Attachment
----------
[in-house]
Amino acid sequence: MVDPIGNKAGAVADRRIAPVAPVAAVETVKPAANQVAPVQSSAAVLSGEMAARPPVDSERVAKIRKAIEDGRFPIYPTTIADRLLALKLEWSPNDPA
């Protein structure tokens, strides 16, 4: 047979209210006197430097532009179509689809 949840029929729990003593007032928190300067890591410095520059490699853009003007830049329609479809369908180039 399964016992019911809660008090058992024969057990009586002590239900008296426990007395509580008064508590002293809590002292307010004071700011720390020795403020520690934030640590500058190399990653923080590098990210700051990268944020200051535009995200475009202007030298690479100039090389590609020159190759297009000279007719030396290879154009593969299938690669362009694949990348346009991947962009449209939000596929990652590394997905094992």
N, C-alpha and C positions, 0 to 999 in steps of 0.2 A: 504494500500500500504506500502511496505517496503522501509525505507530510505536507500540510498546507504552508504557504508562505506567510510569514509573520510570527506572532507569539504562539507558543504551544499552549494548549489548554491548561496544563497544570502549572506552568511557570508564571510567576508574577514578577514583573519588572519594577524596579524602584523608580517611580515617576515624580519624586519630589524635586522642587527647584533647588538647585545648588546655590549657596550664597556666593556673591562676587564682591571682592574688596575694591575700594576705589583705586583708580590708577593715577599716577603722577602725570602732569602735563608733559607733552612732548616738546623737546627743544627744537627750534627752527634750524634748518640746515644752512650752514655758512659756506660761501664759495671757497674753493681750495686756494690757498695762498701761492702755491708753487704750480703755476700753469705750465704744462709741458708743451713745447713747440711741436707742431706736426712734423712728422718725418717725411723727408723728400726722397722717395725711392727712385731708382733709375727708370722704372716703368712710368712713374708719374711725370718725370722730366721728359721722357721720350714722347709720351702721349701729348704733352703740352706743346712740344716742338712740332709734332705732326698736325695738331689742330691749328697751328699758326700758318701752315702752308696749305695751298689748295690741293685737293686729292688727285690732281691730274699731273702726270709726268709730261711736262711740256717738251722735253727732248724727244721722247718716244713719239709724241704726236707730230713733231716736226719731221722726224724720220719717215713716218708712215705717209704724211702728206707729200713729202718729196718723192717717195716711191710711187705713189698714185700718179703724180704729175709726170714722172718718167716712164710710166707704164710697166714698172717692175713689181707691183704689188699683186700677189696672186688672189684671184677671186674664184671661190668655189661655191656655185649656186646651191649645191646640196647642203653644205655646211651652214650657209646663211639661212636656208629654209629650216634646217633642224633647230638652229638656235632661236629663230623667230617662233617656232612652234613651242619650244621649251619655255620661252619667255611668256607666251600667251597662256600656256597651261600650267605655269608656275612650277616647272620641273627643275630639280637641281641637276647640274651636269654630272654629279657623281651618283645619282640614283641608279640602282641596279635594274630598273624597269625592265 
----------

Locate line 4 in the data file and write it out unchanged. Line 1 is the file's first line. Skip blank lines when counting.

N, C-alpha and C positions, 0 to 999 in steps of 0.2 A: 504494500500500500504506500502511496505517496503522501509525505507530510505536507500540510498546507504552508504557504508562505506567510510569514509573520510570527506572532507569539504562539507558543504551544499552549494548549489548554491548561496544563497544570502549572506552568511557570508564571510567576508574577514578577514583573519588572519594577524596579524602584523608580517611580515617576515624580519624586519630589524635586522642587527647584533647588538647585545648588546655590549657596550664597556666593556673591562676587564682591571682592574688596575694591575700594576705589583705586583708580590708577593715577599716577603722577602725570602732569602735563608733559607733552612732548616738546623737546627743544627744537627750534627752527634750524634748518640746515644752512650752514655758512659756506660761501664759495671757497674753493681750495686756494690757498695762498701761492702755491708753487704750480703755476700753469705750465704744462709741458708743451713745447713747440711741436707742431706736426712734423712728422718725418717725411723727408723728400726722397722717395725711392727712385731708382733709375727708370722704372716703368712710368712713374708719374711725370718725370722730366721728359721722357721720350714722347709720351702721349701729348704733352703740352706743346712740344716742338712740332709734332705732326698736325695738331689742330691749328697751328699758326700758318701752315702752308696749305695751298689748295690741293685737293686729292688727285690732281691730274699731273702726270709726268709730261711736262711740256717738251722735253727732248724727244721722247718716244713719239709724241704726236707730230713733231716736226719731221722726224724720220719717215713716218708712215705717209704724211702728206707729200713729202718729196718723192717717195716711191710711187705713189698714185700718179703724180704729175709726170714722172718718167716712164710710166707704164710697166714698172717692175713689181707691183704689188699683186700677189696672186688672189684671184677671186674664184671661190668655189661655191656655185649656186646651191649645191646640196647642203653644205655646211651652214650657209646663211639661212636656208629654209629650216634646217633642224633647230638652229638656235632661236629663230623667230617662233617656232612652234613651242619650244621649251619655255620661252619667255611668256607666251600667251597662256600656256597651261600650267605655269608656275612650277616647272620641273627643275630639280637641281641637276647640274651636269654630272654629279657623281651618283645619282640614283641608279640602282641596279635594274630598273624597269625592265 